Once rolled out, auto-reset will be enabled by default for apps targeting Android 11 (API level 30) and later. To prevent issues and unintended experiences, resets will not apply to older applications still targeting API levels 23-29 unless manually enabled by end users. Additionally:
Some apps and permissions are automatically exempted from revocation, like active Device Administrator apps used by enterprises, and permissions fixed by enterprise policy.
Meanwhile, developers can ask users to “prevent the system from resetting their app’s permissions.”
This is useful in situations where users expect the app to work primarily in the background, even without interacting with it. The main use cases are listed here.
Next month, Google will make the cross-platform auto-reset APIs available with Jetpack Core 1.7.0, while the company today issued guidance on how developers can prepare.
Android’s auto-reset feature will begin gradually rolling out in December and be fully available in Q1 2022. Once live, users will get a new auto-reset settings page to enable/disable the behavior for specific applications. A few weeks after that, Google will start resetting permissions from unused apps.
The 24th of March marked another landmark in the Xiaomi’s history when the company revealed its keenly-awaited Redmi K30 Pro series devices. It was the time for the Redmi K30 Pro as well as K30 Pro Zoom Edition to roar the market with a spectacular set of specifications on the table. In particular, today, we will talk about the Redmi K30 Pro Zoom Edition smartphone, which has mesmerized the audience at large.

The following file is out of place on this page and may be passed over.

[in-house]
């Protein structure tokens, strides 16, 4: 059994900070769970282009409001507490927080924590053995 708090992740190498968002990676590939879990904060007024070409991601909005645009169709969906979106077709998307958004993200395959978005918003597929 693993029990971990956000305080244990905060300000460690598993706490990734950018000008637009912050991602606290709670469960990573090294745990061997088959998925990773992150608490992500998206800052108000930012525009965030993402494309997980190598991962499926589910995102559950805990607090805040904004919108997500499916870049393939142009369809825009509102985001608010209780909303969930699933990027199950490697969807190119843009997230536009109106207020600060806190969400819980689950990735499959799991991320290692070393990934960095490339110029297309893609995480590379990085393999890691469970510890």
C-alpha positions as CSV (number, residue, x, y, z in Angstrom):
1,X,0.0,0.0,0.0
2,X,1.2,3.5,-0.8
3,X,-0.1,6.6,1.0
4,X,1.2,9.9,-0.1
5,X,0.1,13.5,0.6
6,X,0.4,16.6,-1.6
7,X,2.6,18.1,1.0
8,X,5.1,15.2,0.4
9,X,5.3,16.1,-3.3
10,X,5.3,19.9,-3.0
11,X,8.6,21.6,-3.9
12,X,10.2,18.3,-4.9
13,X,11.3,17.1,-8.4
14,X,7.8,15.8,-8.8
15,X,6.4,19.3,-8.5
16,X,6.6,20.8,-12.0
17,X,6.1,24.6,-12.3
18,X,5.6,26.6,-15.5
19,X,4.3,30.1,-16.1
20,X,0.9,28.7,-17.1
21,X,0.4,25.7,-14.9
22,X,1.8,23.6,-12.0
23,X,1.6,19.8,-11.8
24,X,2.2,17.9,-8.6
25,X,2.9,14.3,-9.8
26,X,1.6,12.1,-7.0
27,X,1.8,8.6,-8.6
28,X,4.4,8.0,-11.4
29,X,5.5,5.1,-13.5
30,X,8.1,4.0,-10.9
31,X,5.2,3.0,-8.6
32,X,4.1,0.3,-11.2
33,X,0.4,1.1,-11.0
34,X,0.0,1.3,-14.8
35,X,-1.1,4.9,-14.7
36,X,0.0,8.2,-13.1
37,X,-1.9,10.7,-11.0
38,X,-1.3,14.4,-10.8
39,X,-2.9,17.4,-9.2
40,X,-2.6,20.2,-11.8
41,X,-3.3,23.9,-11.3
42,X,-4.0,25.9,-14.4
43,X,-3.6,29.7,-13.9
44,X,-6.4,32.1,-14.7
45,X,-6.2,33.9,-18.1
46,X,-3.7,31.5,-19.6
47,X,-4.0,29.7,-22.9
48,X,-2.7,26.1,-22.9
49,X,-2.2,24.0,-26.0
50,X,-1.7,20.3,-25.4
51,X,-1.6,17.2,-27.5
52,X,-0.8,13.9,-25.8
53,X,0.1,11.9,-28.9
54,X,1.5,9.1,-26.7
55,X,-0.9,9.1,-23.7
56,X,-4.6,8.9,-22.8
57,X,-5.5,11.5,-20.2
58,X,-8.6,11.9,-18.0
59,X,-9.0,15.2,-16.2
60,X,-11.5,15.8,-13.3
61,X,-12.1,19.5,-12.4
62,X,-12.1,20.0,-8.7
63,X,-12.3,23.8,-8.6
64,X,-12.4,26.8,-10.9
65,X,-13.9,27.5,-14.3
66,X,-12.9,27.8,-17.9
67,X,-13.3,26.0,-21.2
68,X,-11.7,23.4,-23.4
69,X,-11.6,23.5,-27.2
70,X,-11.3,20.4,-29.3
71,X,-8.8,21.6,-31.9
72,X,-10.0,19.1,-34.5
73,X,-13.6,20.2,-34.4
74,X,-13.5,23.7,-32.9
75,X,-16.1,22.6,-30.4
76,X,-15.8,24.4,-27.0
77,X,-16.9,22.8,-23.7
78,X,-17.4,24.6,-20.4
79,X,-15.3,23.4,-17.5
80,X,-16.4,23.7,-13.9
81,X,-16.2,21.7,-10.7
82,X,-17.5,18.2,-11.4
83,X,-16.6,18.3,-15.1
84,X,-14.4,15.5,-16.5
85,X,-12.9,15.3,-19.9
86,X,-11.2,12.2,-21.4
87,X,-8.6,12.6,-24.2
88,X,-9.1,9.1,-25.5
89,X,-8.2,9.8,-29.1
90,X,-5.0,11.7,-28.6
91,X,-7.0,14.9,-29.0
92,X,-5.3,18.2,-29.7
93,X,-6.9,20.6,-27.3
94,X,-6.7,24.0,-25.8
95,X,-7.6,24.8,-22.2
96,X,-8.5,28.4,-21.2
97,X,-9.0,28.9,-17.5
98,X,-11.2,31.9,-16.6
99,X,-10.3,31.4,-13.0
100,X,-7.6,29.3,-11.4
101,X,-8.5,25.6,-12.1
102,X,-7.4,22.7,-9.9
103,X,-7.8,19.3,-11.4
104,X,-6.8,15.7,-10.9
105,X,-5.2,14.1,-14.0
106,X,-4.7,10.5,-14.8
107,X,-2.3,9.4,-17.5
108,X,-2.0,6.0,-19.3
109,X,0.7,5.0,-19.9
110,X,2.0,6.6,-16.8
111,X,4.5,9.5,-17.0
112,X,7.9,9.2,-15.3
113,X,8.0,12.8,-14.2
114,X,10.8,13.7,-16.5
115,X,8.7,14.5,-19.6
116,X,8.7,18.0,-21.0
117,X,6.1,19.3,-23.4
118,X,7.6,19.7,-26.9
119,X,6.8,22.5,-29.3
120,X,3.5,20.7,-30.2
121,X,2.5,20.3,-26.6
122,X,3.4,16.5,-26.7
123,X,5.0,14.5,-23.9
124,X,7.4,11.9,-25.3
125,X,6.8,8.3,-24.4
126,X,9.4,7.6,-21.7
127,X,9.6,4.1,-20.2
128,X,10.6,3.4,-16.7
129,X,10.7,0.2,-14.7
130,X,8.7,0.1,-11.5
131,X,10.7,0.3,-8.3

Xiaomi is a reputed tech maker in the world with prideful accomplishments in the domain. When it comes to the smartphone sector, the company has a cumbersome market share with lots of famous smartphone series around the globe. Redmi is a popular subsidiary of Xiaomi, especially in India, which is well-known for manufacturing high-end flagship devices at affordable costs.
As we know, Xiaomi has already released the Redmi K30 smartphone back in December last year. Then it had teased that it would bring the Pro edition soon. The moment arrived on March 24, when Xiaomi took the covers off the Redmi K30 Pro as well as Redmi K30 Pro Zoom phone. Both devices look almost identical but with some contrasts in terms of camera and pricing. We will compare them later sometimes, but now is the time to explore the additional Zoom edition of the series to check its nitty-gritty. So, let’s proceed without any further baffle.
Redmi K30 Pro Zoom Edition: Price and Availability
Let’s get to know to monetary value of the handset first. Well, the Redmi K30 Pro Zoom 8GB/128GB variant will cost you at Yuan 3,799 (approx. Rs. 41,000). Similarly, the top-end 8GB/256GB edition carries a price tag of Yuan 3,999 (approx. Rs. 43,000).
As per availability, the handset will go on sale from March 27 onwards in China with Grey, White, Blue, and Purple colour options. However, we have nothing to say on its international availability.
Redmi K30 Pro Zoom Review: Features and Specifications
Design and Build
The physical appearance and construction matter a lot for most of the users. Correspondingly, Xiaomi has managed successfully to achieve exquisite personality of the device with superior craftsmanship and build. The handset looks glossy and sleek in portable-cum slim contour like the regular Pro sibling.
Furthermore, the front side provides edge-to-edge full-screen surface with ultra-narrow bezels around. It is a diagonal 6.67” panel without any point for selfie camera. The 20MP camera sits on top in the motorized pop-up style.